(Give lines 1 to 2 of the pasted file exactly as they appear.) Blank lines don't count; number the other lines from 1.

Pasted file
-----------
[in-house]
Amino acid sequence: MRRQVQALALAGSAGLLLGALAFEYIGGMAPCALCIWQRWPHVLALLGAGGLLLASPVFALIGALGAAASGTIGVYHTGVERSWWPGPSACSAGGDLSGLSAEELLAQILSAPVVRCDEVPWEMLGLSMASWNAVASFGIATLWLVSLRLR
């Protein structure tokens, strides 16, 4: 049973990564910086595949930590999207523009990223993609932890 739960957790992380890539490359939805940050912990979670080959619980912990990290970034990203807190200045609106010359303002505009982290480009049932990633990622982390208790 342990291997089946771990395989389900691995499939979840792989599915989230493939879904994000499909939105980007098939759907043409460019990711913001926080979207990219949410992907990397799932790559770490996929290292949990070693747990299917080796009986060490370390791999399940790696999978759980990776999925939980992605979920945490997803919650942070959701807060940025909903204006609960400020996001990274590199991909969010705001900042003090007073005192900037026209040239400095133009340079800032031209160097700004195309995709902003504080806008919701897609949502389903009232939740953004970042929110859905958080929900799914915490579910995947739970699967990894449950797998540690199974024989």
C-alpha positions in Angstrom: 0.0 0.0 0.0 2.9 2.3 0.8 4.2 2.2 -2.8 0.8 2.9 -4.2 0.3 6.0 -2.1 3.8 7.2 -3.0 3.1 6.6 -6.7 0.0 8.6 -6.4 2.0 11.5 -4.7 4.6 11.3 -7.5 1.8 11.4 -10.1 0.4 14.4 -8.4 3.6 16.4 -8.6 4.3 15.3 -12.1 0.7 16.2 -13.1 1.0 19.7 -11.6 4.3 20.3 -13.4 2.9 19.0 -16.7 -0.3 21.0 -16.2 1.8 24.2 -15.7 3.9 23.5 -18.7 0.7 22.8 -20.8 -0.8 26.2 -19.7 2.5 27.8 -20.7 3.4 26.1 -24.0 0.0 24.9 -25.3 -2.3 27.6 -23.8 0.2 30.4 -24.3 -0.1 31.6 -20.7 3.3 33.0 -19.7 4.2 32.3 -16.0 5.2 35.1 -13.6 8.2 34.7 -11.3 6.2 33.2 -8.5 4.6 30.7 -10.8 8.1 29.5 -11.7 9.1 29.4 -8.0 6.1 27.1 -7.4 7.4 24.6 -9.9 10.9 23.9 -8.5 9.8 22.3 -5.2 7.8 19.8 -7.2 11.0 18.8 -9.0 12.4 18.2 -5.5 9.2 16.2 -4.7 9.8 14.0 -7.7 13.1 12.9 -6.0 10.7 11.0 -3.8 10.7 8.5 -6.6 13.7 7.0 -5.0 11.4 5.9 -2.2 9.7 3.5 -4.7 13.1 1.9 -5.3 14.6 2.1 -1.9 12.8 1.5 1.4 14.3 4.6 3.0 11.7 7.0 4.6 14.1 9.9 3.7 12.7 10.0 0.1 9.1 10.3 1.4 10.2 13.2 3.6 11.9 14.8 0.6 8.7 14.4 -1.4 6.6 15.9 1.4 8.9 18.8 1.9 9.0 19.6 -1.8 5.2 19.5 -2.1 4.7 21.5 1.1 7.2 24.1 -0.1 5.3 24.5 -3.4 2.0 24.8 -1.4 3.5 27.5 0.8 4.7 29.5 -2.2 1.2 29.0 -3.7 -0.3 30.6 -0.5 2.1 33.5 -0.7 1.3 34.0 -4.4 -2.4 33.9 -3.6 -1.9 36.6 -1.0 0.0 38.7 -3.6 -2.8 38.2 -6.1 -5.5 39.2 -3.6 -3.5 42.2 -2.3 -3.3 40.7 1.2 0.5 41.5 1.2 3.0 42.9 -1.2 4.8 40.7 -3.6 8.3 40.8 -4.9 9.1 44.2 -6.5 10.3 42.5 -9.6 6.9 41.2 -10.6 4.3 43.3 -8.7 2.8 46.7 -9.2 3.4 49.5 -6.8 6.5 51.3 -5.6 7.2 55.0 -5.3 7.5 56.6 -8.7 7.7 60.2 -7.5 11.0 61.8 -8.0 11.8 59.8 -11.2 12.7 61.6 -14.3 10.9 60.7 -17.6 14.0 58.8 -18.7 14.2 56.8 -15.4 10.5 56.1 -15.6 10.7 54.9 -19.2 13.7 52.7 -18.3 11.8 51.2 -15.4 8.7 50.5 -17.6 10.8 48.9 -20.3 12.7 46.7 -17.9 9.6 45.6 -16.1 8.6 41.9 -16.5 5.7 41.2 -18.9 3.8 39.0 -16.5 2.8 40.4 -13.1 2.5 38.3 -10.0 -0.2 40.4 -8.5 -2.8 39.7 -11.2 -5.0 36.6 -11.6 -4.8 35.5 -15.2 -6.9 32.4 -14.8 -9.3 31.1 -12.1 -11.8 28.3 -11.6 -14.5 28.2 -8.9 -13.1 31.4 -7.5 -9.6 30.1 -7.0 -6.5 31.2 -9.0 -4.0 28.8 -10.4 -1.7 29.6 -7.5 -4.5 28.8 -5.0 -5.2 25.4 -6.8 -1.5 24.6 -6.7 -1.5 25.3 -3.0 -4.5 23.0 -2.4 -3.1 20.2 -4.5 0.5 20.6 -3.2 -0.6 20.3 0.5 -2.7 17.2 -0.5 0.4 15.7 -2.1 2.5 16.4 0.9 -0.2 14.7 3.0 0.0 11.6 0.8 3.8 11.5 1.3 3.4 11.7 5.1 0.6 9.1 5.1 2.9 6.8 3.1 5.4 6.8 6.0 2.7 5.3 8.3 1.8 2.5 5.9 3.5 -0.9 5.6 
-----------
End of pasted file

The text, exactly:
[in-house]
Amino acid sequence: MRRQVQALALAGSAGLLLGALAFEYIGGMAPCALCIWQRWPHVLALLGAGGLLLASPVFALIGALGAAASGTIGVYHTGVERSWWPGPSACSAGGDLSGLSAEELLAQILSAPVVRCDEVPWEMLGLSMASWNAVASFGIATLWLVSLRLR